Provincial Nominee Program (PNP) and more
Provincial Nominee Programs (PNPs) are operated by the local governments in 11 of Canada’s 13 total provinces and territories (excluding Quebec and Nunavut). Other ways that transport workers can immigrate to Canada include the Atlantic Immigration Program (AIP) and the Rural and Northern Immigration Pilot (RNIP). More on the AIP and RNIP to follow.
The above programs allow any province or territory that operates these initiatives to select skilled workers that the local government feels would best help address local job market gaps. These individuals will then receive an invitation to immigrate to that province/territory from the local government.
Accordingly, in the case of transport occupations, immigration candidates who apply to a program operated in a region with a particularly large labour gap in the transport occupations industry would put themselves in a good position to be selected for immigration to Canada.
Other federal and provincial options
The AIP is a program that encourages immigration to the four provinces that make up “Atlantic Canada” - Nova Scotia, New Brunswick, Newfoundland and Labrador, or Prince Edward Island. In short, the AIP helps local employers find foreign talent that they can hire to help fill their labour market gaps and simultaneously helps newcomers to the region with their transition to life in this country by giving them a formulated settlement plan for when they arrive in Canada.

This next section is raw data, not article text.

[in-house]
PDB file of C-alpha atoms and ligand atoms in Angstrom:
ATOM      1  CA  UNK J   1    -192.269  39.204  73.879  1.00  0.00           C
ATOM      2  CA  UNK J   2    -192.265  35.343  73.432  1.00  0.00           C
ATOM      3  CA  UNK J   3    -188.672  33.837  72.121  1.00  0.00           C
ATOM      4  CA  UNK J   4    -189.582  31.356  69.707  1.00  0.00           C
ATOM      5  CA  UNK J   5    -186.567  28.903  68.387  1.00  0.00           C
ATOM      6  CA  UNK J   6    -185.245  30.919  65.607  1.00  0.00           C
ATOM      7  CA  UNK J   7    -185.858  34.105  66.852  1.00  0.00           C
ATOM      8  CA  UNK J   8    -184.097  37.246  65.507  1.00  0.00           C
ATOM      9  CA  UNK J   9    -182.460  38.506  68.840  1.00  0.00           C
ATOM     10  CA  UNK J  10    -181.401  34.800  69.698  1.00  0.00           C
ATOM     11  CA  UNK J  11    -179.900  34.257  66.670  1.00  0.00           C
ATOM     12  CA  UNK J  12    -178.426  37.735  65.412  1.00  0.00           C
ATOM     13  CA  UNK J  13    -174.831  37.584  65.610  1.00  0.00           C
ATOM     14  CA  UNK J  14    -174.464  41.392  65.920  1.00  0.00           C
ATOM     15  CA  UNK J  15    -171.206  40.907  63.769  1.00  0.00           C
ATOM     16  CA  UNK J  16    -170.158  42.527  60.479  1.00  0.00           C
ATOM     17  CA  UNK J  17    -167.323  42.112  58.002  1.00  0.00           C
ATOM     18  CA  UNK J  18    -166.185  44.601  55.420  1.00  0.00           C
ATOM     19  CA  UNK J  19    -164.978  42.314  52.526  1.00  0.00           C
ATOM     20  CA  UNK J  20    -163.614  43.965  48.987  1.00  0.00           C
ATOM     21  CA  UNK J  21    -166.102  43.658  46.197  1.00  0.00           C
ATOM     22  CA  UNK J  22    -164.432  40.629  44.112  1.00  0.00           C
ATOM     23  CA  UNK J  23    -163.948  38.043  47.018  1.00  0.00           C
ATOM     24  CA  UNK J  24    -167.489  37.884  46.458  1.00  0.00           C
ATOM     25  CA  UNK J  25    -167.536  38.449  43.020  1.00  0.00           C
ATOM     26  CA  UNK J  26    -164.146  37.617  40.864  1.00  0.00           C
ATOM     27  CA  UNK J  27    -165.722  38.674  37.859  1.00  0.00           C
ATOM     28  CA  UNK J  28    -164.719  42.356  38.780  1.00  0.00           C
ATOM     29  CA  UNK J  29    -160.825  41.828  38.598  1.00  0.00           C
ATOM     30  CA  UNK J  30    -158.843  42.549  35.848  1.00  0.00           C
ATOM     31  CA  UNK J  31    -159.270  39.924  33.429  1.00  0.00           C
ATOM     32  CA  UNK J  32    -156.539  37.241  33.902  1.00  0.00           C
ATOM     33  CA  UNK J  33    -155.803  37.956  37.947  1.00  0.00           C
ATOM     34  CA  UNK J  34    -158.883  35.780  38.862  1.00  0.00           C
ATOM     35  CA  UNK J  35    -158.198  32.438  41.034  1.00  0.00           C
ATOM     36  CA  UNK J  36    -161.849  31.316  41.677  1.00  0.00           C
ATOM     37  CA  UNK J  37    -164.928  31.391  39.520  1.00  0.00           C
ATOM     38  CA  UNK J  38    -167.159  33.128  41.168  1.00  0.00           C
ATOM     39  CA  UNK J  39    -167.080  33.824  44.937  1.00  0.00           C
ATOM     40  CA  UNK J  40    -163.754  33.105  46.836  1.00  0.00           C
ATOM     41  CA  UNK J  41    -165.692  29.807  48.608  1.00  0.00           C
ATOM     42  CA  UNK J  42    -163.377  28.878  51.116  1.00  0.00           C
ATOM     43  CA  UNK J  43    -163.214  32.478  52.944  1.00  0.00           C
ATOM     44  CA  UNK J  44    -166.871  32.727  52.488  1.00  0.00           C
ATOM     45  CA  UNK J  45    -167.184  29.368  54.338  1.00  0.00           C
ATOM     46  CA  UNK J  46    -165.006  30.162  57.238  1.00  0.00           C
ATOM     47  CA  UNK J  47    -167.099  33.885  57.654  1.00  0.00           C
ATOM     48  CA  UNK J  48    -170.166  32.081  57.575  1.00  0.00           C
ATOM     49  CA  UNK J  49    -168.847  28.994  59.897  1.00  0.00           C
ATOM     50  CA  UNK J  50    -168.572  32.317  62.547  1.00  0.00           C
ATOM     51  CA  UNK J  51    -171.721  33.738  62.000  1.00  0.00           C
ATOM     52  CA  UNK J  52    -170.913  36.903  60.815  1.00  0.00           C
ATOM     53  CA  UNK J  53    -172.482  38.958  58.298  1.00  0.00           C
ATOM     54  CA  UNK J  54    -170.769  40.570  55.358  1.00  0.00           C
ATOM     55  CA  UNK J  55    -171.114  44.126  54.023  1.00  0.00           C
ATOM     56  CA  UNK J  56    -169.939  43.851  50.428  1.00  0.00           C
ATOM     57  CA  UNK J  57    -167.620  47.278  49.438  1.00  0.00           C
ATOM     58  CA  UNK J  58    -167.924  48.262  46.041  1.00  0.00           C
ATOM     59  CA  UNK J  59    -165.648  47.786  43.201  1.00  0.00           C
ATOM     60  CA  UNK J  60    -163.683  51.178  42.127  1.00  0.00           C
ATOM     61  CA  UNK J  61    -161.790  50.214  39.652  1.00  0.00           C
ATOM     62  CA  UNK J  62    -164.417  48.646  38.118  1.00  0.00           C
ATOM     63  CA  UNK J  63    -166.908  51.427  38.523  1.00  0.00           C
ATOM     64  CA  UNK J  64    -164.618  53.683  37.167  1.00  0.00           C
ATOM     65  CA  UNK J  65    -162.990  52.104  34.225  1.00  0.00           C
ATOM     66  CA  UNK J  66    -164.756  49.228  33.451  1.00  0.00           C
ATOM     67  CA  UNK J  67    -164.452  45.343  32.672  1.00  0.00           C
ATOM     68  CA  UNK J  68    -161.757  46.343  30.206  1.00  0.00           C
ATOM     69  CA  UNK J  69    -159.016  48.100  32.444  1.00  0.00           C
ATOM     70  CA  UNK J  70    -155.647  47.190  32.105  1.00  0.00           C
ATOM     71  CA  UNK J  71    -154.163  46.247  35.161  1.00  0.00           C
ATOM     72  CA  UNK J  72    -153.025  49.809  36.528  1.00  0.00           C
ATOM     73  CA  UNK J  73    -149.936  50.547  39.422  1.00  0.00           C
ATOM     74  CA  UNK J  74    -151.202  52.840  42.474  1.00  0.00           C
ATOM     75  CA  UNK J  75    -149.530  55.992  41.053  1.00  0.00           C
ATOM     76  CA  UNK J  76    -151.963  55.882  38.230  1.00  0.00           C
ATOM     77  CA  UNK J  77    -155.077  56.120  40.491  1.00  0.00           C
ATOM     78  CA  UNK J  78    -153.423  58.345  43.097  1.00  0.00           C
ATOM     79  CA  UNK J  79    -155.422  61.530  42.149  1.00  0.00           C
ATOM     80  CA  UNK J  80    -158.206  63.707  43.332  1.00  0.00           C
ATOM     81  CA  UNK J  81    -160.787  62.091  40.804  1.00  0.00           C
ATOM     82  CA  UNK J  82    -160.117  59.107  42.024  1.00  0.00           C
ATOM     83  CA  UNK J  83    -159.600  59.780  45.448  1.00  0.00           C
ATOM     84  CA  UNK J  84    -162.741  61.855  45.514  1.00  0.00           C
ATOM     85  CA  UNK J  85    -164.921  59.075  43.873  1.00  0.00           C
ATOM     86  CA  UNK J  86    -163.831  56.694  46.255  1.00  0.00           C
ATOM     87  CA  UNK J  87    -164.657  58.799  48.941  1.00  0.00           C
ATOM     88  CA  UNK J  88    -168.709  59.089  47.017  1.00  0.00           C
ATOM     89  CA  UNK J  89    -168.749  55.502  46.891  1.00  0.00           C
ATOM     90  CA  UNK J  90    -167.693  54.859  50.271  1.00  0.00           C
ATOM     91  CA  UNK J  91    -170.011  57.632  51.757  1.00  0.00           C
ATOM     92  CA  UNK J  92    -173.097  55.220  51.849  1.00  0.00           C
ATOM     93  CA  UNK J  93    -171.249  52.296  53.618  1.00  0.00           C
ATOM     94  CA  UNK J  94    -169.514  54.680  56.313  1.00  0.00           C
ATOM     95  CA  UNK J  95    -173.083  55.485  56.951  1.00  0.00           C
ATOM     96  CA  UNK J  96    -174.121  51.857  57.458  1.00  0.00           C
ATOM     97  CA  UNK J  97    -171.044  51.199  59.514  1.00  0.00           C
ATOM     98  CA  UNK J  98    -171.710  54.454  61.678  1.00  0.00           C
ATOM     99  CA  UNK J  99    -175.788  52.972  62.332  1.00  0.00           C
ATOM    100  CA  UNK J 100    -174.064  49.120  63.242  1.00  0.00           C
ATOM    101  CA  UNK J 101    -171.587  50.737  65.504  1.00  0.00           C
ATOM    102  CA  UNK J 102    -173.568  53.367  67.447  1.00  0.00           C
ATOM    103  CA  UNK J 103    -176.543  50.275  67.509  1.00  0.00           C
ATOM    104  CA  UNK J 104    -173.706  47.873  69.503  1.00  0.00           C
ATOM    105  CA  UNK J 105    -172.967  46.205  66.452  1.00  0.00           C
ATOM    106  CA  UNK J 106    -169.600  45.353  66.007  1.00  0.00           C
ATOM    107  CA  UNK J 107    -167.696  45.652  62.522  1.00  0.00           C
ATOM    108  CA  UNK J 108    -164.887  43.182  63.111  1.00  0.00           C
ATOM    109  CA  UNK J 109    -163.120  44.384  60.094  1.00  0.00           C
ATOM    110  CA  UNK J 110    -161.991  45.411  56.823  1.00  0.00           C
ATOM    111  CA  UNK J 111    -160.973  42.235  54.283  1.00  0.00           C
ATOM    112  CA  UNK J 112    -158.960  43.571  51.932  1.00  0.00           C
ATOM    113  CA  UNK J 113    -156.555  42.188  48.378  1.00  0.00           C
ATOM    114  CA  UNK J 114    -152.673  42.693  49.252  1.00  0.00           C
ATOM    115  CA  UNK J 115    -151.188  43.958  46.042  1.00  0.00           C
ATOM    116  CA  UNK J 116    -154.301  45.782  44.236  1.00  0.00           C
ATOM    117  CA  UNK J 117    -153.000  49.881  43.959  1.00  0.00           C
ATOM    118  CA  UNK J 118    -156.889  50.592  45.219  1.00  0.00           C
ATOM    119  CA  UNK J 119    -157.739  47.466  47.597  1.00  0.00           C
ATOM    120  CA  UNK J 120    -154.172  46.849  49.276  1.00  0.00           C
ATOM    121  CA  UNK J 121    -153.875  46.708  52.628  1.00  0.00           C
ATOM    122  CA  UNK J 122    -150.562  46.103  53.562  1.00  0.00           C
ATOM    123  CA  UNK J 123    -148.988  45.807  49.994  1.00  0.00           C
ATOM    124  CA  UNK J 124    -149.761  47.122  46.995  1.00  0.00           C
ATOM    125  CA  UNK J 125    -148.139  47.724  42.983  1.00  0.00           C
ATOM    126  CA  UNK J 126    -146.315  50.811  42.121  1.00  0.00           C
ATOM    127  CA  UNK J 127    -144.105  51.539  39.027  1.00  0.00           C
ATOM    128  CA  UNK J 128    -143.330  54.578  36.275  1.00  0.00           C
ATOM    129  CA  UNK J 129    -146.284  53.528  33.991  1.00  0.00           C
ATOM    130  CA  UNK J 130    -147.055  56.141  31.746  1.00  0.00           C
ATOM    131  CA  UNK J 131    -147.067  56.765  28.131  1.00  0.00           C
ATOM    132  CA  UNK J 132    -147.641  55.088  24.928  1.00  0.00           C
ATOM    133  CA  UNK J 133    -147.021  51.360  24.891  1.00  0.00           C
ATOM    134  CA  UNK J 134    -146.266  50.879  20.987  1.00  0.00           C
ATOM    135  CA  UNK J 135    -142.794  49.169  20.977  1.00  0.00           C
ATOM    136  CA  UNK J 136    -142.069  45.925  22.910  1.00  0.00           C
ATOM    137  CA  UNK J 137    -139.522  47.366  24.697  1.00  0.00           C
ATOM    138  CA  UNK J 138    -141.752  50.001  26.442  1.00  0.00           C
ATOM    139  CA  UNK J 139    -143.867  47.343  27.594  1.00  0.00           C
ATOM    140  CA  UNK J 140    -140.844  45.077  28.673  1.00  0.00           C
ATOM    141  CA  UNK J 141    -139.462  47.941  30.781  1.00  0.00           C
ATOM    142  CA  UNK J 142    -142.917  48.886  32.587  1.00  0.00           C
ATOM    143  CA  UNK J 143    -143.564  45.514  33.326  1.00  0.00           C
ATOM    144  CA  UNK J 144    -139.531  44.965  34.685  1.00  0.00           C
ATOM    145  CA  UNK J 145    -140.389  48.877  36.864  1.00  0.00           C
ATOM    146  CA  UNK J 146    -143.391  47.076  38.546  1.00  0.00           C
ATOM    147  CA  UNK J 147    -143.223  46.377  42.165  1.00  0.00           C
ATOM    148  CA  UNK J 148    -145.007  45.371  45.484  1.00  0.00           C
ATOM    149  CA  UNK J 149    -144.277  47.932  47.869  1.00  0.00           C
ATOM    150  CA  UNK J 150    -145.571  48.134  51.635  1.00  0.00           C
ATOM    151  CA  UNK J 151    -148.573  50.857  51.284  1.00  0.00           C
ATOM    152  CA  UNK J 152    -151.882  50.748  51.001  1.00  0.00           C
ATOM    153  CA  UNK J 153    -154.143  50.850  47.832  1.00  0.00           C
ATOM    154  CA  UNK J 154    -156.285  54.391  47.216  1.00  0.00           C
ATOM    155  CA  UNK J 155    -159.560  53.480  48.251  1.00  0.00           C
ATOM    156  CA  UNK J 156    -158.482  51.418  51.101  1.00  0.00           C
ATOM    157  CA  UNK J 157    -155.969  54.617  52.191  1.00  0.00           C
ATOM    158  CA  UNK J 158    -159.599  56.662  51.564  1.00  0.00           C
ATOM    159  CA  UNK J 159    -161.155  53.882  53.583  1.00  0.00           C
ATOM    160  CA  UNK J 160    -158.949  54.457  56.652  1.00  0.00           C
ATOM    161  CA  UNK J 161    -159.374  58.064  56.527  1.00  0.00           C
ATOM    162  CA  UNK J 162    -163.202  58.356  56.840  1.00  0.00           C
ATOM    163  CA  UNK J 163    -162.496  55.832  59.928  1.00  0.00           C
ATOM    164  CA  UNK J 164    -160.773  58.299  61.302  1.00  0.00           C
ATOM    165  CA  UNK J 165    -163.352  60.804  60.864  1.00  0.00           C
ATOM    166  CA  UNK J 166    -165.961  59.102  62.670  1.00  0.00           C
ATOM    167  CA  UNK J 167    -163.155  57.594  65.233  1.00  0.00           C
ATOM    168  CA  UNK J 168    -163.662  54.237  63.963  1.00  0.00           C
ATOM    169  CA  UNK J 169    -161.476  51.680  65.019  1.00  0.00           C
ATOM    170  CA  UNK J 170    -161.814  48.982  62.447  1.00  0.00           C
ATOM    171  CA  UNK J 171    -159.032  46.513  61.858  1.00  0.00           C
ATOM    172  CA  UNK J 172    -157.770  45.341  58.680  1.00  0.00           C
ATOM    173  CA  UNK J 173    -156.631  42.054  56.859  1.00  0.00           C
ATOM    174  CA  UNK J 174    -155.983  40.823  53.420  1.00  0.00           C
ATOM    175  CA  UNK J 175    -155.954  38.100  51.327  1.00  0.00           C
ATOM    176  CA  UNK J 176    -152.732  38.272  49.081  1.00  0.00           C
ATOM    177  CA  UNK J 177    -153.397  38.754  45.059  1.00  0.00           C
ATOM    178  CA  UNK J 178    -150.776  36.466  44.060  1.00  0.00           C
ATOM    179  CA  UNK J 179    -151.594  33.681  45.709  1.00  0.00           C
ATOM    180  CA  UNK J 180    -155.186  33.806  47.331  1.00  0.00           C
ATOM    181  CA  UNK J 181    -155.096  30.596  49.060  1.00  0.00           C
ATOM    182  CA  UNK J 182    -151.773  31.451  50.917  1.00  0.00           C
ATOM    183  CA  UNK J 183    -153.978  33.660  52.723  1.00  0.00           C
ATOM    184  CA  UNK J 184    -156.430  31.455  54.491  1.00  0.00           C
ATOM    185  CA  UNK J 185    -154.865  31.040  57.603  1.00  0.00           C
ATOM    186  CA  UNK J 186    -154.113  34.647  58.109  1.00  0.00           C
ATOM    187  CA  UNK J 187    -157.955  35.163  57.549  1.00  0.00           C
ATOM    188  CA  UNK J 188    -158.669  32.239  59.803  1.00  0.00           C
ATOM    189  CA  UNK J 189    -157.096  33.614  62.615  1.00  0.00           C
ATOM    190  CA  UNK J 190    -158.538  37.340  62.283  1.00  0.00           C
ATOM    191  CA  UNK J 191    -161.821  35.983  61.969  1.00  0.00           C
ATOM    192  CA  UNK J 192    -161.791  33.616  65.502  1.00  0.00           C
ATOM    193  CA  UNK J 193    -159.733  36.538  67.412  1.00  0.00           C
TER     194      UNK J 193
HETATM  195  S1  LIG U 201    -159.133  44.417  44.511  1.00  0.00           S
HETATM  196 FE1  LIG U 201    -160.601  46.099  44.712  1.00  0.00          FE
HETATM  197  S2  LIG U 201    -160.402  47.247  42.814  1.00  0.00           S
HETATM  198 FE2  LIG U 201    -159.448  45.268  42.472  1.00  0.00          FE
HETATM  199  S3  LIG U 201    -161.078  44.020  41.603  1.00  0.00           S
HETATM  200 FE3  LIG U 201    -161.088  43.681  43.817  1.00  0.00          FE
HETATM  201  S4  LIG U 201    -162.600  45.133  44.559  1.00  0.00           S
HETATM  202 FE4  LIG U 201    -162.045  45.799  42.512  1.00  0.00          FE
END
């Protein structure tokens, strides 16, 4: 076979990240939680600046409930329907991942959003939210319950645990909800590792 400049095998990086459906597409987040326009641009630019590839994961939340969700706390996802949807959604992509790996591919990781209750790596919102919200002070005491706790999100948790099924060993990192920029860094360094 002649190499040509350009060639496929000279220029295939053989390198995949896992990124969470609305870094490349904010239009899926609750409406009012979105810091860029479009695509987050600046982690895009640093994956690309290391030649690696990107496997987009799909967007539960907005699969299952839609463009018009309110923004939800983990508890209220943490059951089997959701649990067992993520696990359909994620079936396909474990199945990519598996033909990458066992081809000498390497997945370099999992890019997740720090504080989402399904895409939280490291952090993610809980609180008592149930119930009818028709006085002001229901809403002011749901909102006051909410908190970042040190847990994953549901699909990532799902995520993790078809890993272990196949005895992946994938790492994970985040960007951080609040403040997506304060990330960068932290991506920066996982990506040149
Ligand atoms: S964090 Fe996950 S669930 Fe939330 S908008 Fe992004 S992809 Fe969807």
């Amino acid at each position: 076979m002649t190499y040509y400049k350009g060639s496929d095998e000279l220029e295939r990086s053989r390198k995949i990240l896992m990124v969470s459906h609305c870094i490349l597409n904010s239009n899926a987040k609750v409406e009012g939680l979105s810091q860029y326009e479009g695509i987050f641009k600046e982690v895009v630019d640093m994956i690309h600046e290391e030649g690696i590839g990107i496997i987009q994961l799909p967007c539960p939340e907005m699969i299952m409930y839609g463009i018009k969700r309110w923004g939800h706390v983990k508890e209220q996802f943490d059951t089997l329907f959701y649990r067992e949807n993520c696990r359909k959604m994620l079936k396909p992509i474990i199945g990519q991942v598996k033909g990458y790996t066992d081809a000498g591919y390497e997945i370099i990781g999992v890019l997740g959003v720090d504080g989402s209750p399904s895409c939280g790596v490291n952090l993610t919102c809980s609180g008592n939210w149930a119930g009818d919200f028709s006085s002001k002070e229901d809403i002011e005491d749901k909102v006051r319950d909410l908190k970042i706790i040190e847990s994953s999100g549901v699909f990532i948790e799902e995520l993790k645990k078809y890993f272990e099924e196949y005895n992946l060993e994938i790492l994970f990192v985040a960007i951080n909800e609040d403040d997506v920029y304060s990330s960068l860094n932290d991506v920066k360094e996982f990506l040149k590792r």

Click here to learn more about the AIP, including eligibility and proof of funds requirements.
The RNIP is a “community-driven” immigration initiative that currently has 11 participating communities across Canada. Through this immigration program, “participating communities take the lead in attracting new immigrants and matching them with local job vacancies, promoting a welcoming community, and connecting newcomers to established members of the community and local settlement services.”
This page provides more information about the RNIP.
In addition to the above programs, Quebec also has several popular immigration pathways that transport workers can explore to immigrate to Canada’s only majority French-speaking region.
Briefly, the QSWP is a program that invites immigration candidates interested in settling across this province to submit an expression of interest (EOI) form through an online portal. Like the Canadian federal government’s FSWP, the Ministère de l’Immigration, de la Francisation et de l’Intégration (MIFI) regularly selects people from the QSWP’s candidate pool and invites them to apply for permanent residence in Quebec.
Meanwhile, the PEQ is a program that provides a fast-track way for foreign graduates (of a post-secondary institution in Quebec) and individuals with work experience in Quebec to obtain a Quebec selection certificate. This selection certificate is mandatory for permanent residence in this province.
To learn more about these programs, please visit the appropriate page hyperlink above.